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Help with DIY bator.....

Discussion in 'Incubating & Hatching Eggs' started by hillbillyway, Dec 10, 2015.

  1. hillbillyway

    hillbillyway Out Of The Brooder

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    Apr 13, 2008
    Charleston, WV
    My hubby used an old small upright freezer to make me a bator. Worked wonderfully with one 55 watt incandescent bulb as heat source. Problem...cant find the old style bulbs anymore...tried newer 60 watt and just isnt cutting it...too cool. We are not electrical engineers but i would like to have and easy intstall temp control/heater of some source...found one on ebay but they said it would be too much as it was 125 watts...idk...please help with any ideas or product sources that might help. Thanks
     
  2. ChickenCanoe

    ChickenCanoe Chicken Obsessed

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    Nov 23, 2010
    St. Louis, MO
    Is it not thermostatically controlled?
    If you have a thermostat, a 125 watt element won't hurt.
    If you have to have a bulb, try a halogen. They haven't been phased out and generate a lot of heat.

    If you don't have a thermostat and you need an exact wattage, try a ptc heat element.

    Here are two, one is 120 volt, the other is 12 volt.

    http://www.ebay.com/itm/231657571633?_trksid=p2060353.m1438.l2649&ssPageName=STRK:MEBIDX:IT

    http://www.ebay.com/itm/321836187312?_trksid=p2060353.m1438.l2649&ssPageName=STRK:MEBIDX:IT

    The following temperature controller would work with the 125 watt metallic heat element.
    http://www.ebay.com/itm/Universal-S...176074?hash=item1a0858a20a:g:qT0AAOSwhcJWMZy3

    I much prefer a metallic heat element over a light bulb because constant cycling on and off will shorten the life of the lamp and it will fail at the worst possible time.
     
  3. MeepBeep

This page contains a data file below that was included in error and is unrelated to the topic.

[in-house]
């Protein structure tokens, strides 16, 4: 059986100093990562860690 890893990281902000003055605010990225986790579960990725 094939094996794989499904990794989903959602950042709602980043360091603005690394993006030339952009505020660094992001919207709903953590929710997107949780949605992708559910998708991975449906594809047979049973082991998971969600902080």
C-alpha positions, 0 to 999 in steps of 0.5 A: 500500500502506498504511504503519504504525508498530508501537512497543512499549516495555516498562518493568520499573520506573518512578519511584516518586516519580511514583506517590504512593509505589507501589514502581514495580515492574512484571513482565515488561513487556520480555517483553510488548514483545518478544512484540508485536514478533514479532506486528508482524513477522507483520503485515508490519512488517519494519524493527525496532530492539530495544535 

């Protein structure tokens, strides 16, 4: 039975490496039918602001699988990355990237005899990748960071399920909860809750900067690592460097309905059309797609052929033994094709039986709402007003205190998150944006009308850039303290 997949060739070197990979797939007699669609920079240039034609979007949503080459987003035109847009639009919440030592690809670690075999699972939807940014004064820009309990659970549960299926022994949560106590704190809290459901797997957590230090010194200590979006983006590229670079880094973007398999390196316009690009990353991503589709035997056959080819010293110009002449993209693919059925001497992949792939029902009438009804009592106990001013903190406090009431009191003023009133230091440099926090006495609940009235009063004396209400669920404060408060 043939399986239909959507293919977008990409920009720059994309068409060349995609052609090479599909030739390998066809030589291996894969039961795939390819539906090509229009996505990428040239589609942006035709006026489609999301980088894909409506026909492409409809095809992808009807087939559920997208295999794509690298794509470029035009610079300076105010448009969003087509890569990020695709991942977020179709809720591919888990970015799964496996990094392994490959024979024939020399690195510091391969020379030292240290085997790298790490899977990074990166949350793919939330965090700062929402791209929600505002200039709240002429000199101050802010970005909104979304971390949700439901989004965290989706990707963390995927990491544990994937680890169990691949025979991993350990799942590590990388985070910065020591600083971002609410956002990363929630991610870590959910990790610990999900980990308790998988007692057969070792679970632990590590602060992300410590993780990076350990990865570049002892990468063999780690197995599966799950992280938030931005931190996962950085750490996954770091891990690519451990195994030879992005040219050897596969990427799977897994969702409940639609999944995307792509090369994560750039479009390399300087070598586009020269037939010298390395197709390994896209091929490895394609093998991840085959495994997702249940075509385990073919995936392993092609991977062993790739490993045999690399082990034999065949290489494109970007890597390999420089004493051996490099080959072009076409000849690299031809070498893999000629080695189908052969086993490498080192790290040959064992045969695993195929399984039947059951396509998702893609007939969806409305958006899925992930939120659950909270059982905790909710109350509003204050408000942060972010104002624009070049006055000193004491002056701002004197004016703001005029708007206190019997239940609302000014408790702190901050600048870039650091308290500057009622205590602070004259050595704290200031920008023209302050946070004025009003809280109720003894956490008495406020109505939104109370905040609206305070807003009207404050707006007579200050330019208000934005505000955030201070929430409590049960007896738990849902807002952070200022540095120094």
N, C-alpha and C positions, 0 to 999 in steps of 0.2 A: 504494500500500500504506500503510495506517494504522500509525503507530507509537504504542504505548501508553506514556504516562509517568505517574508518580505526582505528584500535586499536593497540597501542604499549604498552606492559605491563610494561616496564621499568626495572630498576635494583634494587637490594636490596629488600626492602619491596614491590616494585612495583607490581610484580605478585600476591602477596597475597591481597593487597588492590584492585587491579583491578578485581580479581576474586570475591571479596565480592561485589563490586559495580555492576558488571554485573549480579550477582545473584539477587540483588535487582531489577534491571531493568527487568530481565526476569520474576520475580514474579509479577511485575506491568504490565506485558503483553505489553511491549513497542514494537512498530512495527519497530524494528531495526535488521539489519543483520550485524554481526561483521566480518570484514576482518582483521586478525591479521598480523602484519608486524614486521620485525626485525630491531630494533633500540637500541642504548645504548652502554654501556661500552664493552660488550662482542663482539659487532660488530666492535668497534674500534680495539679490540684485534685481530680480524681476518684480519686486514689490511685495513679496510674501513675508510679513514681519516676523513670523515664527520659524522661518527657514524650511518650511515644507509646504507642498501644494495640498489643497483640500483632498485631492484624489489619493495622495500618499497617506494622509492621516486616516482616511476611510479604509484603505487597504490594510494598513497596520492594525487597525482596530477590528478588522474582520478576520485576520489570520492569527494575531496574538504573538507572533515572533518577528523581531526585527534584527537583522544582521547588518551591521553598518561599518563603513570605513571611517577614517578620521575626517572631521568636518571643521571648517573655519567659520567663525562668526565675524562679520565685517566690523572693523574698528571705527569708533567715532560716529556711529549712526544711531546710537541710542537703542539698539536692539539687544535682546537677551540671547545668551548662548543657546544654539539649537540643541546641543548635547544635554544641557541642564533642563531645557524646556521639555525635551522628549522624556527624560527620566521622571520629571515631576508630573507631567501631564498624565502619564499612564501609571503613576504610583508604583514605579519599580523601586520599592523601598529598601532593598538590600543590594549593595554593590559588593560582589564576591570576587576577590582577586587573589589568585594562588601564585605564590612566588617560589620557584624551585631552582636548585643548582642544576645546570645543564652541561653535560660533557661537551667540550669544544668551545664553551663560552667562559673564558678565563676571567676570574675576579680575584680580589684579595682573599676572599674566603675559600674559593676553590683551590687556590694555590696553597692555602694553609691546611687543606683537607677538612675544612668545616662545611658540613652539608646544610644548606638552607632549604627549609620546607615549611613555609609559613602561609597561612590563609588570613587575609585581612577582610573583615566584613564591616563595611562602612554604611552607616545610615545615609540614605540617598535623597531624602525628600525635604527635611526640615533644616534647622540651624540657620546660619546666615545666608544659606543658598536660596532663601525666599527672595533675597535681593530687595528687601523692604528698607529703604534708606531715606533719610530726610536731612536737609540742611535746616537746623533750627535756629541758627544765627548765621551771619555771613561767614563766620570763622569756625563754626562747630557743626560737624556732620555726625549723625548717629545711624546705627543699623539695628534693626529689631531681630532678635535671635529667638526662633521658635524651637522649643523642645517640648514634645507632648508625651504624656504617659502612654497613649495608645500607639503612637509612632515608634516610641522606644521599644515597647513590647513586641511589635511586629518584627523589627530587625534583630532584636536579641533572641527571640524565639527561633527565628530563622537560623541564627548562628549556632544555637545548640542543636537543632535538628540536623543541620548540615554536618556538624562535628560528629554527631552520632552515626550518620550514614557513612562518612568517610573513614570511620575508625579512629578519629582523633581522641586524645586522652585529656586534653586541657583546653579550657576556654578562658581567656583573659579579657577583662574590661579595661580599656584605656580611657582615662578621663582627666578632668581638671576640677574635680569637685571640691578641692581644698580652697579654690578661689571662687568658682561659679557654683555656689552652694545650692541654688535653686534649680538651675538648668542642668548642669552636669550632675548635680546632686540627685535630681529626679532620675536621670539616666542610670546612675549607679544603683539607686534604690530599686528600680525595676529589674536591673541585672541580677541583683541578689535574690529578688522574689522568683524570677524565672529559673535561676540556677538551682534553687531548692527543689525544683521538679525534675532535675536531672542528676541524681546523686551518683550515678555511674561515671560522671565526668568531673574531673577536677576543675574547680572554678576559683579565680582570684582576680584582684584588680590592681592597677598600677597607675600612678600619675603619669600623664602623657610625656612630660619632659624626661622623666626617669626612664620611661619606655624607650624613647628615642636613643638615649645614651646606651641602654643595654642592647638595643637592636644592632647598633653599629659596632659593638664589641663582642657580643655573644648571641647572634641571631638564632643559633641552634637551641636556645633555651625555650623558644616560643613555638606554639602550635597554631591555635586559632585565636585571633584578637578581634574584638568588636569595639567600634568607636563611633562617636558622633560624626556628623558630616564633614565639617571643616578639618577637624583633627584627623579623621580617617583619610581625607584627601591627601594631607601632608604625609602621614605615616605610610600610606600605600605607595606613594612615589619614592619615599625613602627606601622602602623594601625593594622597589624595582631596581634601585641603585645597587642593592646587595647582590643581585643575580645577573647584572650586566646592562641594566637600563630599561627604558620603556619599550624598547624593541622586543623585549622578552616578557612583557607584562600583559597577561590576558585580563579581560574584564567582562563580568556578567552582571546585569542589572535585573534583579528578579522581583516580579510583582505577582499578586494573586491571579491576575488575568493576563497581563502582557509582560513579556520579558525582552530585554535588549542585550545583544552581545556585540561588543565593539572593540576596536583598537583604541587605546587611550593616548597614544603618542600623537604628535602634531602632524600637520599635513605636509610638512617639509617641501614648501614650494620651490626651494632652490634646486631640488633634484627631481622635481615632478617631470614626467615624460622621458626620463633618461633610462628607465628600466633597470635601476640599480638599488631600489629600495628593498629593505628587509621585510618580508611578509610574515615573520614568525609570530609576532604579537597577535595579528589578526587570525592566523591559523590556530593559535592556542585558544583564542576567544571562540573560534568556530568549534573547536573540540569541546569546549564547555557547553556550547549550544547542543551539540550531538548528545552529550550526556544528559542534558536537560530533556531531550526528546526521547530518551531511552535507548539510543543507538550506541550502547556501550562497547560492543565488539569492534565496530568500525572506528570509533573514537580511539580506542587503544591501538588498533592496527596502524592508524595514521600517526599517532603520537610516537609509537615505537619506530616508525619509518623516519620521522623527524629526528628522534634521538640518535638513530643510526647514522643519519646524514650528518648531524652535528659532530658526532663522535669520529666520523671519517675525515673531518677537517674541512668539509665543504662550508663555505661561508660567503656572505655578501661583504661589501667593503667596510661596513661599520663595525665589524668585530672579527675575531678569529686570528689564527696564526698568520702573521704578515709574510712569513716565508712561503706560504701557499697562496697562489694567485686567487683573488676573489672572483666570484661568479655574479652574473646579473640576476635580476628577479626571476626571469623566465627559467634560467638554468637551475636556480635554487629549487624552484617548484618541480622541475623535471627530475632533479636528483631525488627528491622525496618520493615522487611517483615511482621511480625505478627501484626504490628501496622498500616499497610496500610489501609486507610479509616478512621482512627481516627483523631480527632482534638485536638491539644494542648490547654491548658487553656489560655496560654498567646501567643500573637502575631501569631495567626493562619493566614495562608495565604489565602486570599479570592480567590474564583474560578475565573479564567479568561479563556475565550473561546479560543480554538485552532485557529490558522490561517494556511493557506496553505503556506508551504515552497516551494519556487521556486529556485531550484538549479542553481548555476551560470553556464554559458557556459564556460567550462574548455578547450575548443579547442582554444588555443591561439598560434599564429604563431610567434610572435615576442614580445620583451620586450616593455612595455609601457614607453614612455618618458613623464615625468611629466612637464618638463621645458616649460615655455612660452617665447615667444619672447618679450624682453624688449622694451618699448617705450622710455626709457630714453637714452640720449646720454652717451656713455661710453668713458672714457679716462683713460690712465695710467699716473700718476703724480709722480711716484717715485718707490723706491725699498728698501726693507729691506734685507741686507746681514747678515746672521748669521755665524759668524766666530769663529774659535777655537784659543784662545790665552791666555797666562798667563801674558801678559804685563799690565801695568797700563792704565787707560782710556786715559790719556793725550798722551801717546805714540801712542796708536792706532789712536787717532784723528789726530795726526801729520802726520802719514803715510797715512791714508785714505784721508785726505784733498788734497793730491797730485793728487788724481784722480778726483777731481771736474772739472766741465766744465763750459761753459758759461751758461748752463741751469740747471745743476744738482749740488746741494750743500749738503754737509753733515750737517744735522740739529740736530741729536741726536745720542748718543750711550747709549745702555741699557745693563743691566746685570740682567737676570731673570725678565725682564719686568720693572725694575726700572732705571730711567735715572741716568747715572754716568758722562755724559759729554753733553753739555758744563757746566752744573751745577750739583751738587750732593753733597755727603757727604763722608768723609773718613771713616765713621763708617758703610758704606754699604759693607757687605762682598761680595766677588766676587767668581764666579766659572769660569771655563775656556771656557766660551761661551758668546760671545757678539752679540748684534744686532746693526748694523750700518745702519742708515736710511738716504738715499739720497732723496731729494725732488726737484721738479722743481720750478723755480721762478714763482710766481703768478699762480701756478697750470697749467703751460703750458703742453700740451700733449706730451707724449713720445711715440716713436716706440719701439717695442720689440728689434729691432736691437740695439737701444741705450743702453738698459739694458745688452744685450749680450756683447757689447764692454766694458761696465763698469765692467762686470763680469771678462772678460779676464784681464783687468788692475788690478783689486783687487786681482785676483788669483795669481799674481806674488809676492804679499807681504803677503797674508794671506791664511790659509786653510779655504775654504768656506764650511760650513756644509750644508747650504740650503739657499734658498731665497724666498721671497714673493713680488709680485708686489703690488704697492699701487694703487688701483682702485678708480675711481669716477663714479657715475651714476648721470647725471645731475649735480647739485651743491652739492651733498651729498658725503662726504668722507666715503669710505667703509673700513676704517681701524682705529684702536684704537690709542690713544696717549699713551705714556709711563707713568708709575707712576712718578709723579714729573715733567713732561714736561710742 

MeepBeep Chillin' With My Peeps

    Go to the dollar store or similar store, or look at 'appliance' or 'heavy duty' or 'specialty' bulbs at some hardware stores, incandescent can still be found rather easily as the law only outlawed those that were used for consumer general service illumination... MANY other uses for incandescent are still permitted in the US the most common exemption being used is the 'rough service' one, basically just some extra wording on the package stating the bulb is for rough service use, not general illumination...

    If you want a thermostatically controlled one, $8 water heater thermostats work fairly well and are easy to get locally, they work fine for 110-120v as well... Should be good to over 2000 watts @ 110-120v... Forced air over the back of these thermostats really helps them regulate the temp better, as does drilling a few extra holes in the housing as found on an Ebay video somewhere... Just splice one wire to the bulb...

    https://www.menards.com/main/plumbi...4452231334-c-8689.htm?tid=2321399033828729931

    Or hit up ebay and get something like this, and get a cheap 12 volt wall wart to power it...

    http://www.ebay.com/itm/331577078605?_trksid=p2057872.m2749.l2649&ssPageName=STRK:MEBIDX:IT

    The relay on the above is good to about 1200 watts @ 110-120V, all you need is a 12v wall wart to power it and splice one wire to the bulb...

    To solve this you can simply run two bulbs in parallel, if one blows you still have a backup.. And I advise people that do go this route to use two different brand bulbs or install them at different times, because there is a risk that two identical bulbs installed at the same time could go out at nearly the same time...

    Or as you said there are other types of heating elements, PTC is nice because they pose little to no fire risk...
     

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